Incurred But Not Reported

A A A

DEFINITION

A type of account frequently used in the insurance industry to refer to reserves that are established for claims and/or events that have transpired, but have not yet been reported to an insurance company. In these instances, an actuary will estimate the potential damages to a region; the insurance company may decide to set up reserves to allocate funds to those expected losses. To an actuary, these types of events and losses are said to have been incurred, but not reported.

INVESTOPEDIA EXPLAINS

This term is frequently used by insurance companies, particularly along the East and Gulf Coasts of the United States, where hurricanes are common. After a storm hits, actuaries estimate the potential damage to infrastructure and the claims that may be anticipated. Based on this analysis, money is then set aside (in a reserve) to pay for claims. Again, in this example the actual losses have been incurred, but have not officially been reported.


RELATED TERMS
  1. Actuary

    A professional statistician working for an insurance company. They evaluate ...
  2. Catastrophe Bond - CAT

    A high-yield debt instrument that is usually insurance linked and meant to raise ...
  3. Reinsurance

    The practice of insurers transferring portions of risk portfolios to other parties ...
  4. Insurance

    A contract (policy) in which an individual or entity receives financial protection ...
  5. Actuarial Risk

    The risk that the assumptions that actuaries implement into a model to price ...
  6. Actuarial Gain Or Loss

    Gain or loss arising from the difference between estimates and actual experience ...
  7. Pension Risk Transfer

    When a defined benefit pension provider offloads some or all of the plan’s ...
  8. Death Master File (DMF)

    Also known as Social Security Death Index. A list of people whose deaths were ...
  9. Level Death Benefit

    A life insurance payout that is the same whether the insured person dies shortly ...
  10. HIPAA Waiver of Authorization

    A legal document that allows an individual’s health information to be used or ...
Related Articles
  1. Introduction To Weather Derivatives
    Options & Futures

    Introduction To Weather Derivatives

  2. Tax Relief For Katrina Victims
    Retirement

    Tax Relief For Katrina Victims

  3. What's the difference between Social ...
    Retirement

    What's the difference between Social ...

  4. On average, what can I expect my private ...
    Home & Auto

    On average, what can I expect my private ...

  5. Why do I need to pay private mortgage ...
    Home & Auto

    Why do I need to pay private mortgage ...

  6. Want To Sell Life Insurance? Read This ...
    Entrepreneurship

    Want To Sell Life Insurance? Read This ...

  7. How Are Home Insurance Rates Determined?
    Insurance

    How Are Home Insurance Rates Determined?

  8. Could Your Job Make You Uninsurable?
    Insurance

    Could Your Job Make You Uninsurable?

  9. What are the different types of private ...
    Home & Auto

    What are the different types of private ...

  10. What's the difference between private ...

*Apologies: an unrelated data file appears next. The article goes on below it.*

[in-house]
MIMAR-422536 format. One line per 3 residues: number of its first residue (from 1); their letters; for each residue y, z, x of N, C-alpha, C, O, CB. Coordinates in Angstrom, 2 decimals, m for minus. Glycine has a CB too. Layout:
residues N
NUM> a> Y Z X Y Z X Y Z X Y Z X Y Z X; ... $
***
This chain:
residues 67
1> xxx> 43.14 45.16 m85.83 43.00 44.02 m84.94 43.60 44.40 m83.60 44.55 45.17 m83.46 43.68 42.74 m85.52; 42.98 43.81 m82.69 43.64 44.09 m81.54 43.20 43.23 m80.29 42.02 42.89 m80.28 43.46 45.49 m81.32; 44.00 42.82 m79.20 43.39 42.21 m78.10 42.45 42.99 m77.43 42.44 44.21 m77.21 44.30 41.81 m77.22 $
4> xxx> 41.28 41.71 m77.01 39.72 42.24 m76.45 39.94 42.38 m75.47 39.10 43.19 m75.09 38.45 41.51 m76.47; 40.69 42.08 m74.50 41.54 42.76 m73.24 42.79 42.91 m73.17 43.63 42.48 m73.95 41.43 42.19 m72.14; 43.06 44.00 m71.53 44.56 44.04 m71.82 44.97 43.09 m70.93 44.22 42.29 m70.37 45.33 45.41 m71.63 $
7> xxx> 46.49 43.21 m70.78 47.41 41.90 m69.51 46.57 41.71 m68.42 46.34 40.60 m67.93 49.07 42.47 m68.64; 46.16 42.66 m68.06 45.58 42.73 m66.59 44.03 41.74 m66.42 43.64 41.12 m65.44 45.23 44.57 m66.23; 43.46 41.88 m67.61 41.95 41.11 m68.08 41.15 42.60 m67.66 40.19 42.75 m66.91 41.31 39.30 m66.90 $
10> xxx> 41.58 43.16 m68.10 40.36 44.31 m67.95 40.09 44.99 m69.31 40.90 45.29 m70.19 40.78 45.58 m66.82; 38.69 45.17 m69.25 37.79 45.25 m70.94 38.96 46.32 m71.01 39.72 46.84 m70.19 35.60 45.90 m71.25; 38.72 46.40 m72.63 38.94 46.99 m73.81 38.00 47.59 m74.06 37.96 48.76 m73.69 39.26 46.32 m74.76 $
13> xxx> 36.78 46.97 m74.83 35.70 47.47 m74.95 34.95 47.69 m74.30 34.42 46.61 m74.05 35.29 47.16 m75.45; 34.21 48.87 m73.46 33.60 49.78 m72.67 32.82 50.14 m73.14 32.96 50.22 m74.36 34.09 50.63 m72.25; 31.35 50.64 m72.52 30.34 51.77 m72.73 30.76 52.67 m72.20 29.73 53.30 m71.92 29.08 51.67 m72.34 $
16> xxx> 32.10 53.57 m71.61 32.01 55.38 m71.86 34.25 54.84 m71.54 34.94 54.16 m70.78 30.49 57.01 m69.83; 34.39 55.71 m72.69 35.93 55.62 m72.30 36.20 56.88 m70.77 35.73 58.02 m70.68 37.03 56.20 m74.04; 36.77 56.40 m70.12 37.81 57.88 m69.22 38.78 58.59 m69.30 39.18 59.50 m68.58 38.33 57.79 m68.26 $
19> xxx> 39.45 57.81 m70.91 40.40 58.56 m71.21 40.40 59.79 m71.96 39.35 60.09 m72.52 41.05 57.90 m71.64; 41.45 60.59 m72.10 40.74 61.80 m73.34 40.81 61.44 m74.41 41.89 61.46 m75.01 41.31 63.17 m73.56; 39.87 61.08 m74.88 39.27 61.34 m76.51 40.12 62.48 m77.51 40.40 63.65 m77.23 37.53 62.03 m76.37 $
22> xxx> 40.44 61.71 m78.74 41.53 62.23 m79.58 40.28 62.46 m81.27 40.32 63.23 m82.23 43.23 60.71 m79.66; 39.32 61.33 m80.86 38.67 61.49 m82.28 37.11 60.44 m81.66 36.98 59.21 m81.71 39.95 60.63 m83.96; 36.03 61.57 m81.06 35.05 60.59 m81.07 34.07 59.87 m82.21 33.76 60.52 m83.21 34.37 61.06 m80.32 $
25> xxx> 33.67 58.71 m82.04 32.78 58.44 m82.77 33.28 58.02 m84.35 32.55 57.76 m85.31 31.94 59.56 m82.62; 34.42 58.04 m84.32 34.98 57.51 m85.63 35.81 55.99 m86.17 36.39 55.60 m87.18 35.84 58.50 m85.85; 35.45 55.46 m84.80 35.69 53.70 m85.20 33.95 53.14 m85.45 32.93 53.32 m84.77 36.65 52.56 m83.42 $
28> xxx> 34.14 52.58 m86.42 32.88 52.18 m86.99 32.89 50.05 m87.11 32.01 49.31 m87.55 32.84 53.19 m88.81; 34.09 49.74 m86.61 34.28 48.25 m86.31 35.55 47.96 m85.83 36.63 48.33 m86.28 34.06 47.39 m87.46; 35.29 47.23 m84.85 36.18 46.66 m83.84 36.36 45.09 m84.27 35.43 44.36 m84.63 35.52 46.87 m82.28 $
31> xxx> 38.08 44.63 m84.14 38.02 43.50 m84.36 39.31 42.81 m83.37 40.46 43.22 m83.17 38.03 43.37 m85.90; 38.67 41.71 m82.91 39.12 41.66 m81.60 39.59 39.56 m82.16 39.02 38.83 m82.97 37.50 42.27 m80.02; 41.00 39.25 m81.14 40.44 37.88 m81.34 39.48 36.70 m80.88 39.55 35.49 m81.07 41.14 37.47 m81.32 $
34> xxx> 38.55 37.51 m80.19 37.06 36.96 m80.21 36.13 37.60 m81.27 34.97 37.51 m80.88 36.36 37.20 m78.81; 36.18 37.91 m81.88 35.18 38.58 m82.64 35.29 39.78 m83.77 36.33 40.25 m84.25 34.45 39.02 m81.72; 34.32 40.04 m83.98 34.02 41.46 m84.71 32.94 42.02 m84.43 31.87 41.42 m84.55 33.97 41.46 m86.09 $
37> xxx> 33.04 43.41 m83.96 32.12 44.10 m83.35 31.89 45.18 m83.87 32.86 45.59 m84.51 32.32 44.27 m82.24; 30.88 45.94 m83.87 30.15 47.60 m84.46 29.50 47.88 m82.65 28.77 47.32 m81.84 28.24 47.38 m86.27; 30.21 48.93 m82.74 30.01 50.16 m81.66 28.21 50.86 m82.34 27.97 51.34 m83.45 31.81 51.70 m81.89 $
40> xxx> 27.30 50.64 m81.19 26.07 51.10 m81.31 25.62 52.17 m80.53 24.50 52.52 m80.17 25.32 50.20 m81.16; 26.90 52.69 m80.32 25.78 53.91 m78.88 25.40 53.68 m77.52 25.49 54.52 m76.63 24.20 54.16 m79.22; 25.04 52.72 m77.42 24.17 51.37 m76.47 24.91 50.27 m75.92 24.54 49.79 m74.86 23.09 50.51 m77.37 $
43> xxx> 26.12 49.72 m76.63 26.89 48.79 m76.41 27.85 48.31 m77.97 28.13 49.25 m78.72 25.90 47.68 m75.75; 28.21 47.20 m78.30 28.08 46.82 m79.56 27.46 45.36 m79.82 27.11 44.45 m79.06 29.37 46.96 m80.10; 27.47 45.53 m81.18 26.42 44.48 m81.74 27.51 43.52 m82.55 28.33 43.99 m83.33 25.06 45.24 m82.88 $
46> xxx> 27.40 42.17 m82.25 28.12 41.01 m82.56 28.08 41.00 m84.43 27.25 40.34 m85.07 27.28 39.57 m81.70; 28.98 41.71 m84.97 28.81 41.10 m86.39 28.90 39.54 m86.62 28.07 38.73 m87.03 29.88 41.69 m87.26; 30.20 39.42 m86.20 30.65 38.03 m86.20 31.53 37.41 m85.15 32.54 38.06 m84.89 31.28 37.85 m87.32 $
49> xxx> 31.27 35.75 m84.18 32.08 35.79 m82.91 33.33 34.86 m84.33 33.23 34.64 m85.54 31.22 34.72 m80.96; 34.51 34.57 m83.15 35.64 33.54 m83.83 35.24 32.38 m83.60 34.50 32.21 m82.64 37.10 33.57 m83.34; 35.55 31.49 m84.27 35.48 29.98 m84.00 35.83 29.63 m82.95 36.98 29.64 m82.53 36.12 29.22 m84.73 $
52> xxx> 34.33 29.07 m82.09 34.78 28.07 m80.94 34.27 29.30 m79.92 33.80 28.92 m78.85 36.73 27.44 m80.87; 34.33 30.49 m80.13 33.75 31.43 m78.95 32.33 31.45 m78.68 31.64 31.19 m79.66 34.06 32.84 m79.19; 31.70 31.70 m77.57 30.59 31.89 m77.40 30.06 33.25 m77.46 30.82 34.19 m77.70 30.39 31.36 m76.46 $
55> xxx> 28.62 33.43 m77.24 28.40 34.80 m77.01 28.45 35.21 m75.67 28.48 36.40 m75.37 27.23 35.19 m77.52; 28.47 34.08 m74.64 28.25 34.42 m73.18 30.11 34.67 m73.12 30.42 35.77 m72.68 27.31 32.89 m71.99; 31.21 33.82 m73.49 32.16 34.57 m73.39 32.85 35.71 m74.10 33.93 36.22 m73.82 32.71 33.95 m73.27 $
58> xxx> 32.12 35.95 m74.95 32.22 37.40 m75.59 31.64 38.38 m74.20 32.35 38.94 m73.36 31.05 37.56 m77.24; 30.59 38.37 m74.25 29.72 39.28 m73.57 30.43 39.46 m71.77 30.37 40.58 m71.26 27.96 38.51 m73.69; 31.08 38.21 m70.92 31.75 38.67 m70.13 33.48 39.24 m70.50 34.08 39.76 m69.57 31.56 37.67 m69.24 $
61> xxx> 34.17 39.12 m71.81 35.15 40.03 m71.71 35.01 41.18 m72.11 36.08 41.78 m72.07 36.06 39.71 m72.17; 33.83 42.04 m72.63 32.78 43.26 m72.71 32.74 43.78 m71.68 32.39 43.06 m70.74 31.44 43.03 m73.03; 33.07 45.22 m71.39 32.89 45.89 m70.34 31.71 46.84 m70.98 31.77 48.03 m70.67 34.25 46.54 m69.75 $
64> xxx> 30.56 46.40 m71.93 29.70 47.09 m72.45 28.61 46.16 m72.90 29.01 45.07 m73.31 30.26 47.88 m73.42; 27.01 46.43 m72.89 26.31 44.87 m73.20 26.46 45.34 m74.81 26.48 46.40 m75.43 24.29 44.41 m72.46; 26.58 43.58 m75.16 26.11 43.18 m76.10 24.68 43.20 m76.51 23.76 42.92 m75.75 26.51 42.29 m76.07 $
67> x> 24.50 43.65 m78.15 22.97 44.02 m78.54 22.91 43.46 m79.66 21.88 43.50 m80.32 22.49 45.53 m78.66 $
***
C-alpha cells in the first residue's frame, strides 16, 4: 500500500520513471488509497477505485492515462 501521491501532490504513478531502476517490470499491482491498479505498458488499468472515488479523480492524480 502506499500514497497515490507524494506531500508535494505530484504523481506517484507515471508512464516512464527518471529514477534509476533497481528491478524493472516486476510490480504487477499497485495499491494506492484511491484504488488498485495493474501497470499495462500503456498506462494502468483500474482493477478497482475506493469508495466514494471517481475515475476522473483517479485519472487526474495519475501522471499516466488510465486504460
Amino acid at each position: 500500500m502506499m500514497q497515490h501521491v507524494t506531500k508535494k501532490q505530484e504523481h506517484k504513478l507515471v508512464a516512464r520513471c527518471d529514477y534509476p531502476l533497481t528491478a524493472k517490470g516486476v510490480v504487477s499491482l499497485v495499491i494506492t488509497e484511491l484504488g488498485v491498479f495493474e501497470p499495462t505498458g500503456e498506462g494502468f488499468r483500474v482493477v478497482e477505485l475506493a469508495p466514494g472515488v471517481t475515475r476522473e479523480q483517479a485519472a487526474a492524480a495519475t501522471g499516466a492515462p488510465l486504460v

Home & Auto

    What's the difference between private ...

comments powered by Disqus
Hot Definitions
  1. Pension Risk Transfer

    When a defined benefit pension provider offloads some or all of the plan’s risk – e.g.: retirement payment liabilities to former employee beneficiaries. The plan sponsor can do this by offering vested plan participants a lump-sum payment to voluntarily leave the plan, or by negotiating with an insurance company to take on the responsibility for paying benefits.
  2. XW

    A symbol used to signify that a security is trading ex-warrant. XW is one of many alphabetic qualifiers that act as a shorthand to tell investors key information about a specific security in a stock quote. These qualifiers should not be confused with ticker symbols, some of which, like qualifiers, are just one or two letters.
  3. Quanto Swap

    A swap with varying combinations of interest rate, currency and equity swap features, where payments are based on the movement of two different countries' interest rates. This is also referred to as a differential or "diff" swap.
  4. Genuine Progress Indicator - GPI

    A metric used to measure the economic growth of a country. It is often considered as a replacement to the more well known gross domestic product (GDP) economic indicator. The GPI indicator takes everything the GDP uses into account, but also adds other figures that represent the cost of the negative effects related to economic activity (such as the cost of crime, cost of ozone depletion and cost of resource depletion, among others).
  5. Accelerated Share Repurchase - ASR

    A specific method by which corporations can repurchase outstanding shares of their stock. The accelerated share repurchase (ASR) is usually accomplished by the corporation purchasing shares of its stock from an investment bank. The investment bank borrows the shares from clients or share lenders and sells them to the company.
  6. Microeconomic Pricing Model

    A model of the way prices are set within a market for a given good. According to this model, prices are set based on the balance of supply and demand in the market. In general, profit incentives are said to resemble an "invisible hand" that guides competing participants to an equilibrium price. The demand curve in this model is determined by consumers attempting to maximize their utility, given their budget.
Trading Center